182        <glossentry id="listener_window">
183          <glossterm>listener window</glossterm>
184
185          <glossdef>
186
187                <para>In the <glossterm linkend="IDE">IDE</glossterm>,
188                a <glossterm linkend="Cocoa">Cocoa</glossterm>
189                window that contains a pseudo-terminal session that
190                communicates with a Lisp <glossterm linkend="REPL">REPL</glossterm>.</para>
191
192          </glossdef>
193
194        </glossentry>
195   
196  </glossdiv>
197
198  <glossdiv id="M">
199        <!-- ******************** M ********************  -->
200        <title>M</title>
201
202        <glossentry id="memory_mapped_file">
203          <glossterm>memory-mapped file</glossterm>
204
205          <glossdef>
206
207                <para>A file whose contents are accessible as a range of
208                memory addresses. Some operating systems support this feature,
209                in which the virtual memory subsystem arranges for a range of
210                virtual memory addresses to point to the contents of an open
211                file. Programs can then gain access to the file's contents by
212                operating on memory addresses in that range. Access to the
213                file's contents is valid only as long as the file remains
214                open.</para>
215
216          </glossdef>
217
218        </glossentry>
219   
220  </glossdiv>
221
222  <glossdiv id="N">
223        <!-- ******************** N ********************  -->
224        <title>N</title>
225
226        <glossentry id="nibfile">
227          <glossterm>nibfile</glossterm>
228
229          <glossdef>
230
231                <para>A data file created by
232                Apple's <glossterm linkend="InterfaceBuilder">InterfaceBuilder</glossterm>
233                application, which contains archived Objective-C objects that
234                define user-interface elements for
235                a <glossterm linkend="Cocoa">Cocoa</glossterm>
236                application. Under Mac OS
237                X, <glossterm linkend="Cocoa">Cocoa</glossterm> applications
238                typically create their user interface elements by reading
239                nibfiles and unarchiving the objects in them.</para>
240
241          </glossdef>
242
243        </glossentry>
244   
245  </glossdiv>
246
247  <glossdiv id="R">
248
249        <!-- ******************** R ********************  -->
250        <title>R</title>
251
252        <glossentry id="REPL">
253          <glossterm>REPL</glossterm>
254
255          <glossdef>
256
257                <para>"Read-eval-print loop". The interactive shell provided
258                by &CCL; for interaction with Lisp.</para>
259
260          </glossdef>
261
262        </glossentry>
263   
264  </glossdiv>
265
266  <glossdiv id="S">
267
268        <!-- ******************** S ********************  -->
269        <title>S</title>
270
271        <glossentry id="s-expression">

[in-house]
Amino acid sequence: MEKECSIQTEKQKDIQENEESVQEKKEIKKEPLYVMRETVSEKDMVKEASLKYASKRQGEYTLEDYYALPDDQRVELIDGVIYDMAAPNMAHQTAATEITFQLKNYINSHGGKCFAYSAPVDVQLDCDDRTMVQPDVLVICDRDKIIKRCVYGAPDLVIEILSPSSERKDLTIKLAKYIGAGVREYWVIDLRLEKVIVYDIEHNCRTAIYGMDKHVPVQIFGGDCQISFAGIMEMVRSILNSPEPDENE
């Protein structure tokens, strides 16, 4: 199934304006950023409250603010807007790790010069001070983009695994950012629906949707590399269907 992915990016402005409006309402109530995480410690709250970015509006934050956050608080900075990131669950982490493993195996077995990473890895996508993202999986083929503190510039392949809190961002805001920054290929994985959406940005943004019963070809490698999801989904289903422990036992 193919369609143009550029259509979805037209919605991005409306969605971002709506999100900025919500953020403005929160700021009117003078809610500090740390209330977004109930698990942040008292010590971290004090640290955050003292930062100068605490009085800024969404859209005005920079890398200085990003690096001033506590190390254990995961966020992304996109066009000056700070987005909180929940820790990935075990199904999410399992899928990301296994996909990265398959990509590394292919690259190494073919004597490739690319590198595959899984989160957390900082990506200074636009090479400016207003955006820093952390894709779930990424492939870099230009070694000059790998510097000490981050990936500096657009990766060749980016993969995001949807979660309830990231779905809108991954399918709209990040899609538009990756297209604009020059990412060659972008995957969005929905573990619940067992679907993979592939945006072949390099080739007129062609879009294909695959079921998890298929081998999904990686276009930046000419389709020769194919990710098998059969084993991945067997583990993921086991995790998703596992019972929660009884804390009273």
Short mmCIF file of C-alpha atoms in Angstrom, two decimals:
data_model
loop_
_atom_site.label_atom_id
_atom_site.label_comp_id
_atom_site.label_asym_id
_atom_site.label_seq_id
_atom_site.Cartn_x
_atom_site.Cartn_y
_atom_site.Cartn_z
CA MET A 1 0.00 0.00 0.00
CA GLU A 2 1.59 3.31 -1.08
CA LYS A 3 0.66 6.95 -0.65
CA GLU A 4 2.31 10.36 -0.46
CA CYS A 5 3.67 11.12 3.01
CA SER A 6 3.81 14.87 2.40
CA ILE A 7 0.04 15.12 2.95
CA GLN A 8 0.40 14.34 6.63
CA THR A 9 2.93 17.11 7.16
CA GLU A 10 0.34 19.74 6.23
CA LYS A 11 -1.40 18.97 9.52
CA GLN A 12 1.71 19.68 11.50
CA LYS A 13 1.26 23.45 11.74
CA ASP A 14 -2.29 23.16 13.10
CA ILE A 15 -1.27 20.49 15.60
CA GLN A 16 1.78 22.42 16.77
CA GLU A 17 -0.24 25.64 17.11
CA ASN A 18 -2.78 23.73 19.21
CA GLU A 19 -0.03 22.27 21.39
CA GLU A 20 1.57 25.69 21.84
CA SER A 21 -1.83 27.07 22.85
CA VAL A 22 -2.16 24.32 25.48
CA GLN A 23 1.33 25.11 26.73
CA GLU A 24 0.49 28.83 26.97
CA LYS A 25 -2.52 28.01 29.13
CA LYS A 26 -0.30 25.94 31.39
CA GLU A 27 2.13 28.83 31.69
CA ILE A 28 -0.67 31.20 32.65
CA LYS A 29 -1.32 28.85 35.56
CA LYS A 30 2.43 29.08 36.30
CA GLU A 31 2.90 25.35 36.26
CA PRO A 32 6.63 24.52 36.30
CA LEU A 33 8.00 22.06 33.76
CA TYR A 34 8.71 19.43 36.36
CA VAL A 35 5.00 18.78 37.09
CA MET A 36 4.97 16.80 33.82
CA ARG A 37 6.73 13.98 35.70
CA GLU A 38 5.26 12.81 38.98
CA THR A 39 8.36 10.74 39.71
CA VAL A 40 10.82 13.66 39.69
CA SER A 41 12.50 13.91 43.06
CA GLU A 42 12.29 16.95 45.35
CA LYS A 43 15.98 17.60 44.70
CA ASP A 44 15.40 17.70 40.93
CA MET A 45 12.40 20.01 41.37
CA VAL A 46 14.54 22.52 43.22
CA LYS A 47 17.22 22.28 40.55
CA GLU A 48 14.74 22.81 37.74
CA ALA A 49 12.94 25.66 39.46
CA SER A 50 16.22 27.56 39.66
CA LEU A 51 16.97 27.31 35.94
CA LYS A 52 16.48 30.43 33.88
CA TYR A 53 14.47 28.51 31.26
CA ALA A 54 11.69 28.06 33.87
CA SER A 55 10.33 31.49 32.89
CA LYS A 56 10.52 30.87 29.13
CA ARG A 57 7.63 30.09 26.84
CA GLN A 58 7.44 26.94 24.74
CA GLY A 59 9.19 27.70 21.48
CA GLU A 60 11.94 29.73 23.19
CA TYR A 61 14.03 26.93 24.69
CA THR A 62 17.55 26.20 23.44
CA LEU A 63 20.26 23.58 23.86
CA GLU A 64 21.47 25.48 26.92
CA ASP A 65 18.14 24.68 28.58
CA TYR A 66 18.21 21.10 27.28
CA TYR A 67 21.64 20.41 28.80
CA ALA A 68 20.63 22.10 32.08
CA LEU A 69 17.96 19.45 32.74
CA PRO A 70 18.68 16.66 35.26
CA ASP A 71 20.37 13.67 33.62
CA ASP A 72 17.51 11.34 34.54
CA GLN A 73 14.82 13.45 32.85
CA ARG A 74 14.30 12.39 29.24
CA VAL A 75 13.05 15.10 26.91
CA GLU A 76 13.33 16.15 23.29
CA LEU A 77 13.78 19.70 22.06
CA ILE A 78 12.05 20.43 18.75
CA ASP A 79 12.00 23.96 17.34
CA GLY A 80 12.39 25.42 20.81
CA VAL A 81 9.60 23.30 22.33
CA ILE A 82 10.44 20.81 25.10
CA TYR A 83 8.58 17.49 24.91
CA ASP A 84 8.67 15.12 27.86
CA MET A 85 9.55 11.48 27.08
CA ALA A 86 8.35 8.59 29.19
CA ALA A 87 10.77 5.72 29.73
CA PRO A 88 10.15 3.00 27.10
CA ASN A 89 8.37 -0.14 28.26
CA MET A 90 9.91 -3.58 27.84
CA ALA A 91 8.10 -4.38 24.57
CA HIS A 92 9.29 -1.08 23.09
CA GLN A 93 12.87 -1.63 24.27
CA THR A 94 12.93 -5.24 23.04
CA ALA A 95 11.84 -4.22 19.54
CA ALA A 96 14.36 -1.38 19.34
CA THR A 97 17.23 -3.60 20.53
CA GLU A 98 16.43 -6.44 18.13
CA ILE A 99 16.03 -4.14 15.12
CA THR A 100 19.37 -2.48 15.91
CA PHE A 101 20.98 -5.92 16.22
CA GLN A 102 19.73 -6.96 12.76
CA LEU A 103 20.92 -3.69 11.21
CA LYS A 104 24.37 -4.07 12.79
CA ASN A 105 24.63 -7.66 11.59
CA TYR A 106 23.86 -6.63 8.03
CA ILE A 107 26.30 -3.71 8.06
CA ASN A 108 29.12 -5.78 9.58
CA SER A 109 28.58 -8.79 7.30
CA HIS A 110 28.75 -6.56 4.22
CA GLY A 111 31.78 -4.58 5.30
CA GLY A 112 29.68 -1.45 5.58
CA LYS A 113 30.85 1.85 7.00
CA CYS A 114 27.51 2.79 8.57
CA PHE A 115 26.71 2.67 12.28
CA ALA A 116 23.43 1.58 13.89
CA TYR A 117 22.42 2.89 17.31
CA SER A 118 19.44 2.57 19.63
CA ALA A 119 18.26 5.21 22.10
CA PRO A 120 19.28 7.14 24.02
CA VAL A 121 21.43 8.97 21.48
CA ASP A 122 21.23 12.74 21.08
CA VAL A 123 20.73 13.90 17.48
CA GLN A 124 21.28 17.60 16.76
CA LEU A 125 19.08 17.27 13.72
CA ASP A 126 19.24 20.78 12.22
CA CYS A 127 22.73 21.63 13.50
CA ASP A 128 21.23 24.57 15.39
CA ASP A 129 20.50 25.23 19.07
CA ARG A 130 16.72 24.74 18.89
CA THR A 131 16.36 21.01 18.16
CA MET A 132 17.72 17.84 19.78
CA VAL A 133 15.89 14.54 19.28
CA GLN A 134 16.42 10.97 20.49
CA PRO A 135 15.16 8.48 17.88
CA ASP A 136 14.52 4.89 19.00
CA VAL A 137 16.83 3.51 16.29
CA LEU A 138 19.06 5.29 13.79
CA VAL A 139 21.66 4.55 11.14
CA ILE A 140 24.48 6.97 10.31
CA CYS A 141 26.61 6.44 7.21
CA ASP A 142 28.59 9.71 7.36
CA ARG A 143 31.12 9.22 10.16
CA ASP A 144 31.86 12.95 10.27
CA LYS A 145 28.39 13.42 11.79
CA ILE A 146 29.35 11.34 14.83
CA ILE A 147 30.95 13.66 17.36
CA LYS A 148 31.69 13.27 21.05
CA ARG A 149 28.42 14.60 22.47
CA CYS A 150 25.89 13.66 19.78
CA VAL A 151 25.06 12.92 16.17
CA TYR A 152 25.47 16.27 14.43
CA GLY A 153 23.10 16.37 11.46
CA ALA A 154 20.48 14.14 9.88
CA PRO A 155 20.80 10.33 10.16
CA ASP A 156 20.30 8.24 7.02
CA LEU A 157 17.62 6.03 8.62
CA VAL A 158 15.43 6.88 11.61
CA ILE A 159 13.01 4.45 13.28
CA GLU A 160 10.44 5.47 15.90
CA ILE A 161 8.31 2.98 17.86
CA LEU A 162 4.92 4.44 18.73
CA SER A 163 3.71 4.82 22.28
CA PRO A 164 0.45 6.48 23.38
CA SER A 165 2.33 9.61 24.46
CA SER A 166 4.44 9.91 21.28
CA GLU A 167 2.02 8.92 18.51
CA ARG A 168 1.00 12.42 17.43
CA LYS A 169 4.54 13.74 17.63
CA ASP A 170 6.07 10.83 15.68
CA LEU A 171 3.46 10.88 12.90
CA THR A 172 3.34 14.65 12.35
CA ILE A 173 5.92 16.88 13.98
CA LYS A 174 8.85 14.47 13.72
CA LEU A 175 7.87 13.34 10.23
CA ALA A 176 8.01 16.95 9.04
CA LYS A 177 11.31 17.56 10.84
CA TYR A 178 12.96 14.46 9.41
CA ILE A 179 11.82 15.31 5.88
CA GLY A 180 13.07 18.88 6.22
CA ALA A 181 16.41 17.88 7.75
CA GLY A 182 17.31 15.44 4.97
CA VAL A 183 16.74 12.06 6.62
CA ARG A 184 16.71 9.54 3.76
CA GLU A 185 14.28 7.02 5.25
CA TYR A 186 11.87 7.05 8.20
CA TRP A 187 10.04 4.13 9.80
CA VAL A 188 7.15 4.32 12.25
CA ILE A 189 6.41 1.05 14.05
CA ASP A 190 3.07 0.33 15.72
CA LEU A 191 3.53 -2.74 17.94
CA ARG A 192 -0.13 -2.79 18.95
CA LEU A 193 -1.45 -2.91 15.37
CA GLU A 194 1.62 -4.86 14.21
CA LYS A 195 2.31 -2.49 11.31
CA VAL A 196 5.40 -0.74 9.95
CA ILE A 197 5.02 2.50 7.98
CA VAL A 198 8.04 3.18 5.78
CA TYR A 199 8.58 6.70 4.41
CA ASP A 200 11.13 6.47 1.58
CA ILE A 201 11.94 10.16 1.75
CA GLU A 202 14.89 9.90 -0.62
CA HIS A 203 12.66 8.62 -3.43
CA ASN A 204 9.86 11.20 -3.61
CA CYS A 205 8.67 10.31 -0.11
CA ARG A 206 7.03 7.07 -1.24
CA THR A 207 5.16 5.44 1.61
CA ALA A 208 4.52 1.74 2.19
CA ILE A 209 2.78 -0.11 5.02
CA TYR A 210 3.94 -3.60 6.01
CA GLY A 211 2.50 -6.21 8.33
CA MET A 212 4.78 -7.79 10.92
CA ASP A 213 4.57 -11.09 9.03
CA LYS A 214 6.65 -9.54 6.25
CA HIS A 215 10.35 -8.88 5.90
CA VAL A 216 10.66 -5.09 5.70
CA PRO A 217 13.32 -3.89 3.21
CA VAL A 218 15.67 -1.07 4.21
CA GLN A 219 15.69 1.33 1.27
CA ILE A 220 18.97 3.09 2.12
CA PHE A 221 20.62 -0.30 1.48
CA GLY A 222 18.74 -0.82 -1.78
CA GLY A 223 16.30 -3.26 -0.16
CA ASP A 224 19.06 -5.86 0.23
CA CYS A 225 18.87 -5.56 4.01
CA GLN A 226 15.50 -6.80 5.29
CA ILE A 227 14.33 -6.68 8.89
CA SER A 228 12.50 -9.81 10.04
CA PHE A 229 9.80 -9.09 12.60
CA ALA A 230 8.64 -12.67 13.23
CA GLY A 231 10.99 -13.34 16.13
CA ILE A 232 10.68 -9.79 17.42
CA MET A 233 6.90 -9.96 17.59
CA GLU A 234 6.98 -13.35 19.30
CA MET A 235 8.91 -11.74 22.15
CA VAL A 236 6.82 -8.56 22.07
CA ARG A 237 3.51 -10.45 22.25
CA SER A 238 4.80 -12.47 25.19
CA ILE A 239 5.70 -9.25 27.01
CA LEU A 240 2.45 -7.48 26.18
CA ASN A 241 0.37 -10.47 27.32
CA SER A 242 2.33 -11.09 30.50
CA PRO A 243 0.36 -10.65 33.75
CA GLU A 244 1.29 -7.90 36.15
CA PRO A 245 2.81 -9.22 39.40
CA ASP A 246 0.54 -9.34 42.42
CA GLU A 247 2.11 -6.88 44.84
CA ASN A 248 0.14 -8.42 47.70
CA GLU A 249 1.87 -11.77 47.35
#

272          <glossterm>s-expression</glossterm>
273
274          <glossdef>
275
276                <para>The simplest, most general element of Lisp syntax. An
277                s-expression may be an atom (such as a symbol, integer, or
278                string), or it may be a list of s-expressions.</para>
279
280          </glossdef>
281
282        </glossentry>
283   
284        <glossentry id="special_variable">
285          <glossterm>special variable</glossterm>
286
287          <glossdef>
288
289                <para>A variable whose binding is in the dynamic
290                environment. Special variables are essentally equivalent to
291                global variables in languages other than Lisp. A special
292                variable binding is visible in any lexical environment, so
293                long as a lexical binding has not shadowed it.</para>
294
295          </glossdef>
296
297        </glossentry>
298   
299        <glossentry id="static_variable">
300          <glossterm>static variable</glossterm>
301
302          <glossdef>
303
304                <para>In &CCL;, a variable whose value is shared across all
305                threads, and which may not be dynamically rebound. Changing a
306                static variable's value in one thread causes all threads to
307                see the new value. Attempting to dynamically rebind the
308                variable (for instance, by using <code>LET</code>, or using
309                the variable name as a parameter in a <code>LAMBDA</code>
310                form) signals an error.</para>
311
312          </glossdef>
313
314        </glossentry>
315   
316  </glossdiv>
317
318  <glossdiv id="T">
319
320        <!-- ******************** T ********************  -->
321        <title>T</title>
322
323        <glossentry id="toplevel_function">
324          <glossterm>toplevel function</glossterm>
325
326          <glossdef>
327
328                <para>The function executed by Lisp automatically once its
329                startup is complete. &CCL;'s default toplevel is the
330                interactive <glossterm linkend="REPL">read-eval-print
331                loop</glossterm> that you normally use to interact with
332                Lisp. You can, however, replace the toplevel with a function
333                of your own design, changing &CCL; from a Lisp development
334                system into some tool of your making.</para>
335
336          </glossdef>
337
338        </glossentry>
339   
340        <glossentry id="type-specifier">
341          <glossterm>type-specifier</glossterm>
342
343          <glossdef>
344
345                <para>An expression that denotes a type. Type specifiers may
346                be symbols (such as <code>CONS</code>
347                and <code>STRING</code>), or they may be more complex
348                <glossterm linkend="s-expression">S-expressions</glossterm>
349                (such as (UNSIGNED-BYTE 8)).</para>
350
351          </glossdef>
352
353        </glossentry>
354   
355  </glossdiv>
356
357</glossary>
358